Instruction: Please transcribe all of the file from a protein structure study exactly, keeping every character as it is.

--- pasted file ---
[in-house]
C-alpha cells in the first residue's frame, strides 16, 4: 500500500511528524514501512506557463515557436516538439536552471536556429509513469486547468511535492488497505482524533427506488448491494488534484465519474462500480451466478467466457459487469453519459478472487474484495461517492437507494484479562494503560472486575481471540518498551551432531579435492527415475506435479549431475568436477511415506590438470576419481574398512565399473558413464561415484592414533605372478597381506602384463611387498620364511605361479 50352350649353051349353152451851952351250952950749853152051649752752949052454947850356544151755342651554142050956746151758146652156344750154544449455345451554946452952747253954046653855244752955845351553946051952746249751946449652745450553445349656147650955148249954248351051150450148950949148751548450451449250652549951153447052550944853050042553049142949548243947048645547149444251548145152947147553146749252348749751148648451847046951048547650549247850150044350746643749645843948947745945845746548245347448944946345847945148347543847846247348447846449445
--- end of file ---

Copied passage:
[in-house]
C-alpha cells in the first residue's frame, strides 16, 4: 500500500511528524514501512506557463515557436516538439536552471536556429509513469486547468511535492488497505482524533427506488448491494488534484465519474462500480451466478467466457459487469453519459478472487474484495461517492437507494484479562494503560472486575481471540518498551551432531579435492527415475506435479549431475568436477511415506590438470576419481574398512565399473558413464561415484592414533605372478597381506602384463611387498620364511605361479 50352350649353051349353152451851952351250952950749853152051649752752949052454947850356544151755342651554142050956746151758146652156344750154544449455345451554946452952747253954046653855244752955845351553946051952746249751946449652745450553445349656147650955148249954248351051150450148950949148751548450451449250652549951153447052550944853050042553049142949548243947048645547149444251548145152947147553146749252348749751148648451847046951048547650549247850150044350746643749645843948947745945845746548245347448944946345847945148347543847846247348447846449445